No "nikud"? No excuse!

Hebrew is quite a hurdle for new immigrants; Hebrew without nikud (vowel markings, or whatever you choose to call them) is even more of a hurdle, and not only for new immigrants. If you're just an "ordinary" oleh, you're more-or-less expected to make mistakes in pronouncing words, sometime to your own embarrassment and others' merriment. But if you've decided to make translation your career, making mistakes in the work you submit is inexcusable. If you don't know – which is perfectly legitimate -- ask. Ask friends. Ask Jeeves. ask Google. Ask the client. And if all else fails, highlight the problematic word and call the client's attention to it.

All the above should be obvious and shouldn't need repeating.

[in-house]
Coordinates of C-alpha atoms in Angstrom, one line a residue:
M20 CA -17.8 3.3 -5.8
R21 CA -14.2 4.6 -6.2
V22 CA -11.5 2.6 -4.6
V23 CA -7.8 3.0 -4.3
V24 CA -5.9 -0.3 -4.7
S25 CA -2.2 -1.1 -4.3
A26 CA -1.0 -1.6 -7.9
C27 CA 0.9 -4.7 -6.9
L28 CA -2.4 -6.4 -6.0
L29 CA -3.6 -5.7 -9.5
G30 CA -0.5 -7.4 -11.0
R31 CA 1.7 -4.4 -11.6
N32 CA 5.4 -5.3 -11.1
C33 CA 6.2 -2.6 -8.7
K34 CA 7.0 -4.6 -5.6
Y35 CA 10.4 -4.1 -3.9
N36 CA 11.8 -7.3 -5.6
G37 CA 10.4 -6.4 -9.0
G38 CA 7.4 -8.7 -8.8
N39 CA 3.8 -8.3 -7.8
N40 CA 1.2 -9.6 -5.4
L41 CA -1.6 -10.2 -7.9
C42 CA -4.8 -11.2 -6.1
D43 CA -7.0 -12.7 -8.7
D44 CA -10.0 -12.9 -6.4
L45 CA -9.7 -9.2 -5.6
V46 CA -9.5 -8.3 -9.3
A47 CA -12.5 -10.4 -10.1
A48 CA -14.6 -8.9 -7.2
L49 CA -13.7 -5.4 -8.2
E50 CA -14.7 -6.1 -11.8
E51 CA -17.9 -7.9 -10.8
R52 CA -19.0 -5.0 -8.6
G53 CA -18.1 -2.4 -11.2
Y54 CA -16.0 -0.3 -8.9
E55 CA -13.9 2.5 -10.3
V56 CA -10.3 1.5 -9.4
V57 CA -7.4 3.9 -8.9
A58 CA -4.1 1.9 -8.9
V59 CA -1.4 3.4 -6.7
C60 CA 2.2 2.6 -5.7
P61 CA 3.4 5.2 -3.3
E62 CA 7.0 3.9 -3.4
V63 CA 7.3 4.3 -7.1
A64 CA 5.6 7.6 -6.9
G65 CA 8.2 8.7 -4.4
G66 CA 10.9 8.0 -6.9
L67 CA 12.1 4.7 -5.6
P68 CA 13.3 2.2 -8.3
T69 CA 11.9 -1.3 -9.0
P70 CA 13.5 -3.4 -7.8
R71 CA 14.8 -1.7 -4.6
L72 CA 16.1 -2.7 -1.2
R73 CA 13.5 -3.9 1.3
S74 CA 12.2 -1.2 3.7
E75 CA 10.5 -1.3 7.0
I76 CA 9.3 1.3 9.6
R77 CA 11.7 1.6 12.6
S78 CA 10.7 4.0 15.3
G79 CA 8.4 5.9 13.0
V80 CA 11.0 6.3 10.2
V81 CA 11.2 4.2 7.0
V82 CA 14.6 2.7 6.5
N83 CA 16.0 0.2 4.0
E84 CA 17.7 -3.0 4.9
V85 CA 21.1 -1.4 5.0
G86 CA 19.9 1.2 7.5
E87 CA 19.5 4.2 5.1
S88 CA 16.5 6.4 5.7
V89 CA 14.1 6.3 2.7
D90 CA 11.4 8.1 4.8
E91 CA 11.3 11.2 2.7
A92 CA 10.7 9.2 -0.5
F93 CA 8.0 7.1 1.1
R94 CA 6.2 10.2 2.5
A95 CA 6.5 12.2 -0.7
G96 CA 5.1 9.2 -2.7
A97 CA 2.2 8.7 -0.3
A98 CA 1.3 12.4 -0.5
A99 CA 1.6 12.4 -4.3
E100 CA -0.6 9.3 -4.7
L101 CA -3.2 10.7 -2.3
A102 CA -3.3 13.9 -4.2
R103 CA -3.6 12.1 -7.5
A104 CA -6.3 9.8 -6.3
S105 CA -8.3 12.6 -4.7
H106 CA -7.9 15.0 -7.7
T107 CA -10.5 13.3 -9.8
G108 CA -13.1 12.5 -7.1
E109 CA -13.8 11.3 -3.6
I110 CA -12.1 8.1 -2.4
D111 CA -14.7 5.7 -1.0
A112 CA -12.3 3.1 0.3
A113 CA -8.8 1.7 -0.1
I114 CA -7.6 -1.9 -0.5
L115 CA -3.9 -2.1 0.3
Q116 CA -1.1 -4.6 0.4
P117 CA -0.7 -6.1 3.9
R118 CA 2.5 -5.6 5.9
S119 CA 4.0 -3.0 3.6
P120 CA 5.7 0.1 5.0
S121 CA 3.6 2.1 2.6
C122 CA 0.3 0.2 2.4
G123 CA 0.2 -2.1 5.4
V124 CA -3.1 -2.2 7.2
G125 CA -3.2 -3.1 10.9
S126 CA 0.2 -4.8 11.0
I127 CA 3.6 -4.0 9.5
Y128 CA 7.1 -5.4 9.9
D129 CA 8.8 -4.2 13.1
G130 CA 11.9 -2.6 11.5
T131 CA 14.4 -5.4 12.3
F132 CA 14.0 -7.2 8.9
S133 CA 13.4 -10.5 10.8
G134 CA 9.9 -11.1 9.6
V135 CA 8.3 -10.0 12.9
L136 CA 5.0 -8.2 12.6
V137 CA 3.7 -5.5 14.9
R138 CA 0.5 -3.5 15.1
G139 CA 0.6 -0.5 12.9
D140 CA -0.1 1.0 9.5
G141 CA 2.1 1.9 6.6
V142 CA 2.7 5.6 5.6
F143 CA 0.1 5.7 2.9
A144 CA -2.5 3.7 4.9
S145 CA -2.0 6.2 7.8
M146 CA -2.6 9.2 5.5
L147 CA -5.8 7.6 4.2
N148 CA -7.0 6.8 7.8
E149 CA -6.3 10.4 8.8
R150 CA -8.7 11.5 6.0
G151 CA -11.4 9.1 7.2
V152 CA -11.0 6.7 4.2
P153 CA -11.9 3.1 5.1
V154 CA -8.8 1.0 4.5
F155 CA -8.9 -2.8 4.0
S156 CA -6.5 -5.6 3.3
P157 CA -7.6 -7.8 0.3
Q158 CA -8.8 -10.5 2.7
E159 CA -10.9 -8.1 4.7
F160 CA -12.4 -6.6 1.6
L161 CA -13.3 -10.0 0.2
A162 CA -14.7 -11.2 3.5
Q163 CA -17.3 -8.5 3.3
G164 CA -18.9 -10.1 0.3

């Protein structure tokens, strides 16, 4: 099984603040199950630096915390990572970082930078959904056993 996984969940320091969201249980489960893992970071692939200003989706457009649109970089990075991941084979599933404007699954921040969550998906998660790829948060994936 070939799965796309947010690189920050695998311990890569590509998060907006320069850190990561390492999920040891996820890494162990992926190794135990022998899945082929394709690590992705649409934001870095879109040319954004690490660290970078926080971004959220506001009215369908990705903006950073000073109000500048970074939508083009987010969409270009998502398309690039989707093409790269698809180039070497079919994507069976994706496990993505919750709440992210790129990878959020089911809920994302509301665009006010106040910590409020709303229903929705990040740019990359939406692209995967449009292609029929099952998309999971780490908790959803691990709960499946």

Therefore it really irked me when I was given a document to edit (Hebrew>English) and found it full of errors based on misreading the Hebrew and not bothering to check. Some Israeli companies have both a Hebrew name and an English name (i.e. not transliterated). The foreign (usually but not necessarily English) names indeed look weird when transliterated into Hebrew, and without nikud it's often impossible to read them. All the more reason to make an effort and find out! Just guessing or inventing is irresponsible and gives translators a bad name.

A few examples:


Yam Erez said...

You're right, the xlator should've looked them up. But why not spell it גלאנווייט? Then at least xlator would have a fighting chance.

And don't get me started with Israelis who can't even pronounce the products they're selling, like the TeleSekr gal who kept wanting to know how it was I'd never heard of a brand of wet wipes called *HAH-giss*. To me, hagis is something eaten in Scotland. Huggies, however, is a product so named because it contains the word "hug". Perhaps this should've been explained to Miss TeleSekr.

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